Authors: Rose Edmunds
© Rose Edmunds 2015
The right of Rose Edmunds to be identified as the author of this work has been asserted by her in accordance with the Copyright, Designs and Patents Act 1988.
All rights reserved. No part of this publication may be reproduced, stored in or introduced into a retrieval system or transmitted, in any form, or by any means (electronic, mechanical, photocopying, recording or otherwise) without the prior written permission of the author. Any person who does any unauthorised act in relation to this publication may be liable to criminal prosecution and civil claims for damages.
All characters in this publication are fictitious and any resemblance to real people, alive or dead, is purely coincidental.
Paperback formatting by Clare Davidson
e-book formatting by
cover design by Ana Grigoriu
In memory of my sister Bryony, who deserved better
There were too many brown-noses on the Blue Skies Brainstorming Group for any good to come of it.
New boss Ed Smithies chaired the meeting. He was a pudgy, oily man with sinister white teeth, and a grating nasal whine of a voice. Few participants spoke, let alone challenged him. Instead, the gutless toadies dutifully transcribed his bombastic droning with their Pearson Malone plastic pens.
I’d been flattered when they asked me to join—it meant I was passing as normal. But an hour into the opening session, the urge to pass as normal was waning fast.
Smithies wittered on about diversity, though we already employed opportunistic robots of every imaginable colour, religion or sexual orientation.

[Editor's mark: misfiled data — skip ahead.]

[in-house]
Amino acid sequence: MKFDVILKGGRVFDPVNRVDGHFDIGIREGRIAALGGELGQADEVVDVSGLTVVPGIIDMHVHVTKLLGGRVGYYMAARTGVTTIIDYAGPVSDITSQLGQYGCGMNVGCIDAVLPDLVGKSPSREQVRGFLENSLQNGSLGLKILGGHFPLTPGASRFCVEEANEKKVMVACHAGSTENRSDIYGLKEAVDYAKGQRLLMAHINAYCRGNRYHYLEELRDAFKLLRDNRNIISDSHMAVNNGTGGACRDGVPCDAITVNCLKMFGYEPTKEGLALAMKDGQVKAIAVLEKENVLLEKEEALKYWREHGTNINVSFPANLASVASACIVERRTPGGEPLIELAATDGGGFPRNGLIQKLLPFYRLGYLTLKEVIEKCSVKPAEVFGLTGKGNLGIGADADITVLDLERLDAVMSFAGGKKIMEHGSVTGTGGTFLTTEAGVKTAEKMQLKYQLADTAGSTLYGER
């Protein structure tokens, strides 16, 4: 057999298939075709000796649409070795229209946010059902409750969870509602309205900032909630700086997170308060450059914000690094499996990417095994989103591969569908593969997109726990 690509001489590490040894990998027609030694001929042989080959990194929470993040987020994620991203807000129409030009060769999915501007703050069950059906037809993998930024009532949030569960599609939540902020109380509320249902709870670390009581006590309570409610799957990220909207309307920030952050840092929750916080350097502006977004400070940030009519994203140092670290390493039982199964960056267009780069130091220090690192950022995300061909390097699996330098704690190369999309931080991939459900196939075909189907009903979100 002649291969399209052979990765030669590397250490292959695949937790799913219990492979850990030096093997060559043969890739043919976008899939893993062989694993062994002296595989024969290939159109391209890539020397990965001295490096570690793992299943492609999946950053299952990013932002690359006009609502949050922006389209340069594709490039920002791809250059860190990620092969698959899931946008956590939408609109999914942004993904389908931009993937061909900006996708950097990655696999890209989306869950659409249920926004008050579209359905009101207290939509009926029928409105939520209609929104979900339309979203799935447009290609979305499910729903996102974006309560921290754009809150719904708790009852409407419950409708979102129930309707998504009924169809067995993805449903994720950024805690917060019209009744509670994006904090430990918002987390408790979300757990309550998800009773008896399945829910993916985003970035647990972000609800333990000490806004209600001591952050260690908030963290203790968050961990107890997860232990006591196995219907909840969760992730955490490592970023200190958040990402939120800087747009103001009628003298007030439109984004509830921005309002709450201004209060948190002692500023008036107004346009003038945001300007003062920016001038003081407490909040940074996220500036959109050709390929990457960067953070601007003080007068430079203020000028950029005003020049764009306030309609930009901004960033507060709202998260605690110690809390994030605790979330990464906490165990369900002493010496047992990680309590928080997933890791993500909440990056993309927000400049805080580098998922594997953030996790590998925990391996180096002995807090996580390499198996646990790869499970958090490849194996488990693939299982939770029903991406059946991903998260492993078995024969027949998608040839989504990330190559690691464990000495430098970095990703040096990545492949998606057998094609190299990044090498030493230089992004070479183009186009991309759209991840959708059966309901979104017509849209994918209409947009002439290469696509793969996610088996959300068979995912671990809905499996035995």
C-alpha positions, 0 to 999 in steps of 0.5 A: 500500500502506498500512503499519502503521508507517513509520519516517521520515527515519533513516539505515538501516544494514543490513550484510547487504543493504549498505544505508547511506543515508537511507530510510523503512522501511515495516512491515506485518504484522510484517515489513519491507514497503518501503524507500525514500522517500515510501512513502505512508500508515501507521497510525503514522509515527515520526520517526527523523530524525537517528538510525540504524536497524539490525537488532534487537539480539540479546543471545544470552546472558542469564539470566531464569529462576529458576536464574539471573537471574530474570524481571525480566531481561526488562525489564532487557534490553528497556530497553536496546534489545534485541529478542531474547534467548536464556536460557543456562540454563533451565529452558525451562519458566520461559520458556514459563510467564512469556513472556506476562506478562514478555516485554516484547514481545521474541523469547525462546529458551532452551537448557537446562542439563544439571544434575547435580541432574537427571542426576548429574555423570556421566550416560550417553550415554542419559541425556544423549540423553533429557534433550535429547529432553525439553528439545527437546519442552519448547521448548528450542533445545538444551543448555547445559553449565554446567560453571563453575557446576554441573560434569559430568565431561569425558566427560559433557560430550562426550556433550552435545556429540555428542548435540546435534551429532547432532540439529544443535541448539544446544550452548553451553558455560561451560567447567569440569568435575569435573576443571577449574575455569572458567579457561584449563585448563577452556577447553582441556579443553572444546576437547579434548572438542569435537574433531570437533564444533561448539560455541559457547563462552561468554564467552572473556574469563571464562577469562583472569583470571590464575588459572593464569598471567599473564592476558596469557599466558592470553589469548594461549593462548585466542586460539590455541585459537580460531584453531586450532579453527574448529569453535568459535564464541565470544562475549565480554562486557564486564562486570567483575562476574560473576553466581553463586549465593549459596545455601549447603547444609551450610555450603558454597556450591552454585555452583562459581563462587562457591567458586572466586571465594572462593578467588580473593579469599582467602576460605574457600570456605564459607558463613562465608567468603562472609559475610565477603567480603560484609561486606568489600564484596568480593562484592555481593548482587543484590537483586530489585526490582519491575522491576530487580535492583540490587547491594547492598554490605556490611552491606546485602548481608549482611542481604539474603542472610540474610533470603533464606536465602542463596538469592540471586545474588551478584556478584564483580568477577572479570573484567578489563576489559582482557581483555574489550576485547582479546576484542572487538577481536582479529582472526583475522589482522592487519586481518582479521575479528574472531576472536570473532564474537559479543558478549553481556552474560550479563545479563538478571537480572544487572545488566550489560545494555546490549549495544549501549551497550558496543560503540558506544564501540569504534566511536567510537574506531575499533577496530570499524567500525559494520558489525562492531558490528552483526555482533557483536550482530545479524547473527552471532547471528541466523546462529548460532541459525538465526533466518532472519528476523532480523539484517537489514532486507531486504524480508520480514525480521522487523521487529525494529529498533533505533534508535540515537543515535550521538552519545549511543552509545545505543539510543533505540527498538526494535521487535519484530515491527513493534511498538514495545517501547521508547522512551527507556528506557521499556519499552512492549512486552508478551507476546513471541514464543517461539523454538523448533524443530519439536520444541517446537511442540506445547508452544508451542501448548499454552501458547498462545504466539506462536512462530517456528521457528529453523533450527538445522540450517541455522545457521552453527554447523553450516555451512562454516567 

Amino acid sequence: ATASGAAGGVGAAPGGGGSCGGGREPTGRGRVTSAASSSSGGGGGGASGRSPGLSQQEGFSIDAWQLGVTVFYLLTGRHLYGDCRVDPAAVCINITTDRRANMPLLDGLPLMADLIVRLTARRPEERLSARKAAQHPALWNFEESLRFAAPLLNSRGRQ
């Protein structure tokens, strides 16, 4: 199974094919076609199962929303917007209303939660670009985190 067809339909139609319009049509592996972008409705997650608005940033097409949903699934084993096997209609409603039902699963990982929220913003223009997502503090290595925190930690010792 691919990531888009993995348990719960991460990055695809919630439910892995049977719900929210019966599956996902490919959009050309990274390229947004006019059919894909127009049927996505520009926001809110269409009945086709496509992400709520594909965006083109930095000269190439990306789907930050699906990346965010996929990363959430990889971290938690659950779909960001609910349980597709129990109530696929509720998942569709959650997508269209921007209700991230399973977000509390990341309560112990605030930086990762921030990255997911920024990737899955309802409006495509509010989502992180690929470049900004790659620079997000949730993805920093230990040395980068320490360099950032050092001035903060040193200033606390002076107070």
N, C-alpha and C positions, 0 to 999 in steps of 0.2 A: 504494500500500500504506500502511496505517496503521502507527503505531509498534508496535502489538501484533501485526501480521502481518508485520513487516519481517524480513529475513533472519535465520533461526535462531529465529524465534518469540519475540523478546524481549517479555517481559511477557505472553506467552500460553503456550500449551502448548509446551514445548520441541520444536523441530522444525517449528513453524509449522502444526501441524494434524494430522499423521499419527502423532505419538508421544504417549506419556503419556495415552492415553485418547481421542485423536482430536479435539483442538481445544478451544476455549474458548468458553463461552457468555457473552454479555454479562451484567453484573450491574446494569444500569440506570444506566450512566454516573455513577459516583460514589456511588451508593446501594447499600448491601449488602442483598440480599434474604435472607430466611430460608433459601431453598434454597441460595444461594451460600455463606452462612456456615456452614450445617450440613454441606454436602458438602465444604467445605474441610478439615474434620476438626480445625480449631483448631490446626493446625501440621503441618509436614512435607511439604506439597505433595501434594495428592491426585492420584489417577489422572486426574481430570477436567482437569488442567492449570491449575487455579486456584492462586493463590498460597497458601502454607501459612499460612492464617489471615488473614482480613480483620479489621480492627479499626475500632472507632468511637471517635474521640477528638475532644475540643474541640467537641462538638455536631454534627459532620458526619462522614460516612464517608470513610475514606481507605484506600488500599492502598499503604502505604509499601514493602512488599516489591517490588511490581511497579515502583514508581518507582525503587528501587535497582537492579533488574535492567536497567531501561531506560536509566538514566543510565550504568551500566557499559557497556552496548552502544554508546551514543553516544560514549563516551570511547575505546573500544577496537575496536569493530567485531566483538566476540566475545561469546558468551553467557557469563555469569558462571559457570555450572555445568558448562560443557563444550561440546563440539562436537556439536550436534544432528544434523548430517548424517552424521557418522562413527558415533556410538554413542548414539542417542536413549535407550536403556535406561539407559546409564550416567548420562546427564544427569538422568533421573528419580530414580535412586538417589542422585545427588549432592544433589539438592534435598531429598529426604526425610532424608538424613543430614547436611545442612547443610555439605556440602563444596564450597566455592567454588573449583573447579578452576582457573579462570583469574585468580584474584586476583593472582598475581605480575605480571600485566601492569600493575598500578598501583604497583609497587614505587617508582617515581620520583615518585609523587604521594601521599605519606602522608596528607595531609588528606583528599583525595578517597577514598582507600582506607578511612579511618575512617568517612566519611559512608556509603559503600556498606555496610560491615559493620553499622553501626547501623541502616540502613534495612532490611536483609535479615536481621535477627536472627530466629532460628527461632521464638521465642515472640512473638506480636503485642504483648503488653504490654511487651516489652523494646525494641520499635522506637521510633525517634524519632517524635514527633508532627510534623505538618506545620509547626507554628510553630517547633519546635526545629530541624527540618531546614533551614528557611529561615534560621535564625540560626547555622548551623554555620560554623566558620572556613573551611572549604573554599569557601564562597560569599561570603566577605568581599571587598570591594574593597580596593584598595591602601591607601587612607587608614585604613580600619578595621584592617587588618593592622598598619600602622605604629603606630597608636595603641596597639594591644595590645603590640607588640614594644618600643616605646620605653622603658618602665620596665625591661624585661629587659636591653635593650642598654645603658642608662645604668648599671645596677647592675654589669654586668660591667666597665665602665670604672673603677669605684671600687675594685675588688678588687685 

And you’re one of them.
I jumped at the eerily familiar female voice, which came from by the window. Everyone else carried on, oblivious.
Go on—prove you’re not—tell them what idiots they are.’
Not a wise idea
, I thought,
whoever the heck you are
. And yet the suggestion was strangely appealing.
You do realise playing safe might be a high-risk option.’
Yes—I’d felt that lately—not high risk for my career, you understand, but somehow high risk for me, as an individual.
‘Look, you guys,’ I said, succumbing to temptation. ‘Diversity doesn’t mean filling every job vacancy with a black lesbian in a wheelchair. It’s not some box-ticking formulaic exercise—it’s about people.’
A torpid wasp buzzed round the curled-up remnants of the sandwiches, breaking the silence as everyone waited on Smithies for their cue.
‘Does anyone else find that comment offensive?’ he asked, wrinkling his nose in disdain.
The puppets bobbed their heads in unison.
That’s bonkers—how can you hire disabled black lesbians if you’re not allowed to mention them?’
An excellent point.
‘I think Amy meant to say diversity isn’t necessarily visible. You can’t always see why someone is different.’